"I was interviewed regularly after that time," Aziz said. "I would have trouble getting back into the country, getting held two or three hours by CBSA [Canada Border Services Agency] saying my file was flagged.

"I understood where it was coming from but I didn't appreciate the lack of clarity."

Aziz says he wishes he could have had a conversation with officials.

Instead, Aziz says, he co-operated with authorities for months. Police finally came around and saw him as an asset, he says. He went from being an alleged radicalizer to becoming the Muslim chaplain for the Calgary Police Service.

Phil Gurski, a former strategic analyst with CSIS, says many in the Muslim community were in a state of a denial a few years ago that radicalization was happening. (Devin Heroux/CBC)

"I said I would love to do it. I want to help people. I want to make the world a better place," says Aziz.

Aziz says the experience at the 8th and 8th mosque has taught him valuable lessons. Today he says he is able to identify signs of radicalization in an individual before it is too late.

Many Muslims were in denial — but that's changing: former CSIS analyst

A former Canadian Security Intelligence Service analyst says security agencies were looking for partners in the community to stem the flow of men joining ISIS — but many in the Muslim community were in a state of a denial that it was happening.

Phil Gurski, who was a strategic analyst with CSIS for more than 30 years, applauds the role Aziz has taken in the community.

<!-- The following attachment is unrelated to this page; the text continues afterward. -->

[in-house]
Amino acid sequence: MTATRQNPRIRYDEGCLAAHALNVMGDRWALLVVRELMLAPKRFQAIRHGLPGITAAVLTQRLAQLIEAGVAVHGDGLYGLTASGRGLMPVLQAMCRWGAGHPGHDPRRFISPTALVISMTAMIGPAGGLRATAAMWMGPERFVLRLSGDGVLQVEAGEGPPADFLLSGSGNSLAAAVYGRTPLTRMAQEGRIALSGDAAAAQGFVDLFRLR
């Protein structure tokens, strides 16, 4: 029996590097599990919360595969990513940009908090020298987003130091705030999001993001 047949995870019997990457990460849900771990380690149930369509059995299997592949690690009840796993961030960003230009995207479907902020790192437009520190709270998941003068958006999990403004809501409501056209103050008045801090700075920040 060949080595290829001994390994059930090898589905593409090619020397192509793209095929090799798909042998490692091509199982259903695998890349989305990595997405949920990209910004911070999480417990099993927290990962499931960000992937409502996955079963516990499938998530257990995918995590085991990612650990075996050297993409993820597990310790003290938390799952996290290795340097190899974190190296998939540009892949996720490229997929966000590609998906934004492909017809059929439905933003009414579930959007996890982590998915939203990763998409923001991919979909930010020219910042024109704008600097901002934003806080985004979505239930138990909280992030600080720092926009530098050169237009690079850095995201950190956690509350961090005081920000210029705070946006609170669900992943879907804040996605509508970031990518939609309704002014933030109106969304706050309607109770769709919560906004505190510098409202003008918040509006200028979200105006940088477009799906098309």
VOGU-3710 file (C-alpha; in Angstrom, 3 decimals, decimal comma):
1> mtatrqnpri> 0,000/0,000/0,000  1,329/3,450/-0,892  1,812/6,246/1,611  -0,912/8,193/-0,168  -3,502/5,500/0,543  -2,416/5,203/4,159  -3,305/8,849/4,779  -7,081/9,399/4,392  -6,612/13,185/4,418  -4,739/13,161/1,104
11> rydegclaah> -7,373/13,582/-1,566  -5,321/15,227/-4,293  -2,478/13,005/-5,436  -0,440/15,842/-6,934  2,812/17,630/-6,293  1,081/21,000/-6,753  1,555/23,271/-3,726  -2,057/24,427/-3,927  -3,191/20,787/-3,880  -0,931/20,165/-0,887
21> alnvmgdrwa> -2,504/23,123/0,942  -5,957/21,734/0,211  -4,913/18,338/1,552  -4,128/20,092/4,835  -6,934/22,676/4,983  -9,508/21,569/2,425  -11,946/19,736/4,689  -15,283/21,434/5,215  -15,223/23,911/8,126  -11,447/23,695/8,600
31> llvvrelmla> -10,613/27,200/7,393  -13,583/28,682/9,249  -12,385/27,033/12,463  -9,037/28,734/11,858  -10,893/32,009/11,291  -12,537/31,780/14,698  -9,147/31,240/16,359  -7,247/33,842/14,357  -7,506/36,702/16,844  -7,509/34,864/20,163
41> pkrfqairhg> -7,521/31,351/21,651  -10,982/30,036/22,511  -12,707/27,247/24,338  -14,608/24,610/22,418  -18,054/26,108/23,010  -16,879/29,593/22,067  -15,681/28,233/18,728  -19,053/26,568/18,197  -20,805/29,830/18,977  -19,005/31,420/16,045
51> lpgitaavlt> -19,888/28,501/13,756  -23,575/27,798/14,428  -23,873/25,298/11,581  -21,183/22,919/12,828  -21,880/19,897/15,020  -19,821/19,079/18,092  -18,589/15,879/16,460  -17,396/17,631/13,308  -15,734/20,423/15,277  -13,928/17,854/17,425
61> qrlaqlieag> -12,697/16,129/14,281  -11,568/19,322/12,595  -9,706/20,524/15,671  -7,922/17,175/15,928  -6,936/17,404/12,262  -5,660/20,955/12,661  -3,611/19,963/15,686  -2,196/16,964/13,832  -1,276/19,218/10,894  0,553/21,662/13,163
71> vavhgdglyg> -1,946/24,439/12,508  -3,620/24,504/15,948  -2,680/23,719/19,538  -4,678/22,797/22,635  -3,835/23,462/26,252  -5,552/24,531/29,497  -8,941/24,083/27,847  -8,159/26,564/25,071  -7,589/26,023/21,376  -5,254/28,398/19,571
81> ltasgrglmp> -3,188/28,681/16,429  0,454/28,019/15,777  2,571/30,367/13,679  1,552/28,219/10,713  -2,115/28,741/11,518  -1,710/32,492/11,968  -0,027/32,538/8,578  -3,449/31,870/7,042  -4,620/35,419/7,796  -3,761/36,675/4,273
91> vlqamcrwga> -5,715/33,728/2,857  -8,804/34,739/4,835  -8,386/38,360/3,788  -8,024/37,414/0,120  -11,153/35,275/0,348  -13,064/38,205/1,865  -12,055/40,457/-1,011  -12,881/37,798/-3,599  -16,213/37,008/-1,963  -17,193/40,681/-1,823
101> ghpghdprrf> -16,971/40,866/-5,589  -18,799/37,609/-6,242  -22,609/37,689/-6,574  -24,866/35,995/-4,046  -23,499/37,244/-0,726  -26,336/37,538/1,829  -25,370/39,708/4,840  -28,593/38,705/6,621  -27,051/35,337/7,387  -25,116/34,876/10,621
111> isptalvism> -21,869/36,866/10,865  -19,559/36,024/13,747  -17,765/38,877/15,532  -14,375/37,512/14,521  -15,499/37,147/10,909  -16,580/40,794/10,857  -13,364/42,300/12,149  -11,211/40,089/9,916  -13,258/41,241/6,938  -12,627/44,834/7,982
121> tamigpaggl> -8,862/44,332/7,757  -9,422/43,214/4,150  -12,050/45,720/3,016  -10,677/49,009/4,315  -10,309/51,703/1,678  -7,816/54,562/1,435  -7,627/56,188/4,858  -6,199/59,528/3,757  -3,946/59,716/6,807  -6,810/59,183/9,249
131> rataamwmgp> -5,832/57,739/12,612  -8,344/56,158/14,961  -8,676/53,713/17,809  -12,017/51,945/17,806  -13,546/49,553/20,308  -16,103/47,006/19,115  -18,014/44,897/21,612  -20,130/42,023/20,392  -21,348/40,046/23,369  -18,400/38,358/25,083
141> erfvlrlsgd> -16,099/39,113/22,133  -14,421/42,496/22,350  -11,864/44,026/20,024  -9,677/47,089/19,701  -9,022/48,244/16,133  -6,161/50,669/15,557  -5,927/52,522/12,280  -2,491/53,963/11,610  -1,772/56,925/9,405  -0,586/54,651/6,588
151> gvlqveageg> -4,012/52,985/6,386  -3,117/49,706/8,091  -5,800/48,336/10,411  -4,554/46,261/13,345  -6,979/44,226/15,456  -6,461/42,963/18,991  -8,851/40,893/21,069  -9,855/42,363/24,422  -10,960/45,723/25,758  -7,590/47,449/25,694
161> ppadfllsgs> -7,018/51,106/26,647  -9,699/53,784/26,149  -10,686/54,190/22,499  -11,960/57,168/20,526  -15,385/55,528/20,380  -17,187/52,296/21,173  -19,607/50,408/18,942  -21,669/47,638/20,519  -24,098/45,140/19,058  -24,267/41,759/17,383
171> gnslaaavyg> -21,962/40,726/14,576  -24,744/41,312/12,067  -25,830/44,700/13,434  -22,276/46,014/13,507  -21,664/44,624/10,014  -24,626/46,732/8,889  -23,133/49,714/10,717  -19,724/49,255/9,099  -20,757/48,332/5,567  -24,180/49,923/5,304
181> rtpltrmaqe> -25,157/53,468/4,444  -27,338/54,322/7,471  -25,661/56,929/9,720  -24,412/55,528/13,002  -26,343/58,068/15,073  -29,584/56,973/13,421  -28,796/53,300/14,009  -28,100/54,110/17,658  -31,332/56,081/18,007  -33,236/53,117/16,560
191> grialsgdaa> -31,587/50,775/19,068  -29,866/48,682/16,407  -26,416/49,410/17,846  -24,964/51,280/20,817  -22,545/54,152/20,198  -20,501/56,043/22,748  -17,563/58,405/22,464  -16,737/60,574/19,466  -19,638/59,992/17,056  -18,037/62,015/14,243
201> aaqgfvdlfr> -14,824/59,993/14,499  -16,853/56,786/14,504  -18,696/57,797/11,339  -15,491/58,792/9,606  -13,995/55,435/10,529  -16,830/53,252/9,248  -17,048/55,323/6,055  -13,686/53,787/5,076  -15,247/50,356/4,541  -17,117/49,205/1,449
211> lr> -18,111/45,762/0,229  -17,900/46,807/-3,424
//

"He's trying to work with the police, with the authorities to say 'OK, can we work with these people, can we get to these people before it's too late?'" Gurski said.

Aziz speaks at the Stronger Together conference in Calgary in March. Hundreds of Muslims attended to address challenges facing the community. (Devin Heroux/CBC)

"That denial has largely left because they know it's happening. We are not trying to say it's systemic, and it's certainly not existential, but it is happening," said Gurski.

Aziz hailed as key ally to fight extremism

CBC News has spoken with Nader Khalil, an RCMP outreach co-ordinator, and Const. Kim MacDonald of the Calgary Police diversity resource team, who say Aziz has emerged as an important ally in the fight against extremism in Calgary.

Muslim parents come to him with their concerns. Security agencies, government officials and interfaith groups say they're leaning on Aziz to help reshape the perception of Muslims in Calgary.